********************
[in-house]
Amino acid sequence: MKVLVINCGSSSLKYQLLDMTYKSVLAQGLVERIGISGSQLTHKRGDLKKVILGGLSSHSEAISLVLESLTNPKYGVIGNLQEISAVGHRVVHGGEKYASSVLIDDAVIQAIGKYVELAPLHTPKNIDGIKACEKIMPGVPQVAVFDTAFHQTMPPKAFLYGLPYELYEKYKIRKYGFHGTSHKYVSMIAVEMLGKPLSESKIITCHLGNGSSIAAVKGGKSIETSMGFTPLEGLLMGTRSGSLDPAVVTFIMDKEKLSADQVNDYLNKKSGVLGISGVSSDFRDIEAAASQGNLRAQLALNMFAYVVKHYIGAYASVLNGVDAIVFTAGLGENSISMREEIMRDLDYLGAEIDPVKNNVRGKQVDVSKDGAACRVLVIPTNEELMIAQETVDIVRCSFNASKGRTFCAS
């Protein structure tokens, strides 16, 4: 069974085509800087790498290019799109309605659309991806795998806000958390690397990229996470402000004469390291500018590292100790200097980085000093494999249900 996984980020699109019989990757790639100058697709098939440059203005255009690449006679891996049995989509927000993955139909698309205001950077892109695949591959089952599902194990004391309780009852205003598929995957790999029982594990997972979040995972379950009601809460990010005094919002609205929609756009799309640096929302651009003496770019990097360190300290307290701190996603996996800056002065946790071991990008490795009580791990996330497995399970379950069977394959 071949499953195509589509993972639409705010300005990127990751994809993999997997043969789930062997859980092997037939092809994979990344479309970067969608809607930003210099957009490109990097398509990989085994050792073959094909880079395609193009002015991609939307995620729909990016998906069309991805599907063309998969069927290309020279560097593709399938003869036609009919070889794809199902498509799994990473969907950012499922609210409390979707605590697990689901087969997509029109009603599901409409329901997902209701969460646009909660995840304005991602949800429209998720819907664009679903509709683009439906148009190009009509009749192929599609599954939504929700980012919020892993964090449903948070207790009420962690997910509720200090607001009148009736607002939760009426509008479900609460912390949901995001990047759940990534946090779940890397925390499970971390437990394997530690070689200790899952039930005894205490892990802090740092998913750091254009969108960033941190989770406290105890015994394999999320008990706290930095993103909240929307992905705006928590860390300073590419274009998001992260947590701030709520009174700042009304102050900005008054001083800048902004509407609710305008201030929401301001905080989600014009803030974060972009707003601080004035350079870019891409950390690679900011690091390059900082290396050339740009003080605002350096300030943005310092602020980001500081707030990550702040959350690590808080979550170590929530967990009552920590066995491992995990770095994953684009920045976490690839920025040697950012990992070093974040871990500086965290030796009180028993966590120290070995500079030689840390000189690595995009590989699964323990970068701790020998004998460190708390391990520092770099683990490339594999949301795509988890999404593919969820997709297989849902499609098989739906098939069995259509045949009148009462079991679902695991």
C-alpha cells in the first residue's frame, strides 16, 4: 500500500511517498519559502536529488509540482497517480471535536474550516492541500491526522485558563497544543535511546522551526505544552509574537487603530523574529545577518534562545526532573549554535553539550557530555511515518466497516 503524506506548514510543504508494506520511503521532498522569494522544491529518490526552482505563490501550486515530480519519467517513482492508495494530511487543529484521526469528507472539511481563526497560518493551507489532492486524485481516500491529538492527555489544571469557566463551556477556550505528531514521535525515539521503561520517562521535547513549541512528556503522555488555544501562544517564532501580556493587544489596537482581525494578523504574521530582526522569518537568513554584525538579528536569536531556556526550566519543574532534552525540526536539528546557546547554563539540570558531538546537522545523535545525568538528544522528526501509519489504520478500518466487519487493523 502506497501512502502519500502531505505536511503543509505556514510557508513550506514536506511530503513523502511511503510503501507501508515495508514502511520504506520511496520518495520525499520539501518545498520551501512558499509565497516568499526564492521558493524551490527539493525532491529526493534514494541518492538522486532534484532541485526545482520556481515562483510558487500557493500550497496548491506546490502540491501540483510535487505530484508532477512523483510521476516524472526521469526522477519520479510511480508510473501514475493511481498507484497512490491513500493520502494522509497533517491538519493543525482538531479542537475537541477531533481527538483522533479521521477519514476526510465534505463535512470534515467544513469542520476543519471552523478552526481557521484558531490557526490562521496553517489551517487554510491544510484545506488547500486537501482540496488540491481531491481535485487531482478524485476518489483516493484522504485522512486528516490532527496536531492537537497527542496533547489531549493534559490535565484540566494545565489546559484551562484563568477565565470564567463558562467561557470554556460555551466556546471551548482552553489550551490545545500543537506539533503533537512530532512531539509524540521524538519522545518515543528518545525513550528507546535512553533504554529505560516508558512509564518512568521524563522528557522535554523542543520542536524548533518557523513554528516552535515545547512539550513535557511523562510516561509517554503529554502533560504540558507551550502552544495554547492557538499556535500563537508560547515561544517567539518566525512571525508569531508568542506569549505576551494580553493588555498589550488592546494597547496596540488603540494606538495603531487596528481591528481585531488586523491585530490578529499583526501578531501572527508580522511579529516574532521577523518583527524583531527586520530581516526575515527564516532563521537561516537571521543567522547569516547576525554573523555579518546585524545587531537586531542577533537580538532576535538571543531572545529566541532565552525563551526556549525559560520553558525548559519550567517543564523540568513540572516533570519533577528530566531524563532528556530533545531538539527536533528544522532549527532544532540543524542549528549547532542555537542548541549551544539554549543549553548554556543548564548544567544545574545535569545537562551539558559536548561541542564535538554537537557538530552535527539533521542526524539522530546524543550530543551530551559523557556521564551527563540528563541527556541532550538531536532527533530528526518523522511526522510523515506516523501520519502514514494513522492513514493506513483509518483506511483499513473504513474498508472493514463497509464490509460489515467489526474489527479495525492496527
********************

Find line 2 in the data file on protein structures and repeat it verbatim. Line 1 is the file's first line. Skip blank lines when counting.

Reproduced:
Amino acid sequence: MKVLVINCGSSSLKYQLLDMTYKSVLAQGLVERIGISGSQLTHKRGDLKKVILGGLSSHSEAISLVLESLTNPKYGVIGNLQEISAVGHRVVHGGEKYASSVLIDDAVIQAIGKYVELAPLHTPKNIDGIKACEKIMPGVPQVAVFDTAFHQTMPPKAFLYGLPYELYEKYKIRKYGFHGTSHKYVSMIAVEMLGKPLSESKIITCHLGNGSSIAAVKGGKSIETSMGFTPLEGLLMGTRSGSLDPAVVTFIMDKEKLSADQVNDYLNKKSGVLGISGVSSDFRDIEAAASQGNLRAQLALNMFAYVVKHYIGAYASVLNGVDAIVFTAGLGENSISMREEIMRDLDYLGAEIDPVKNNVRGKQVDVSKDGAACRVLVIPTNEELMIAQETVDIVRCSFNASKGRTFCAS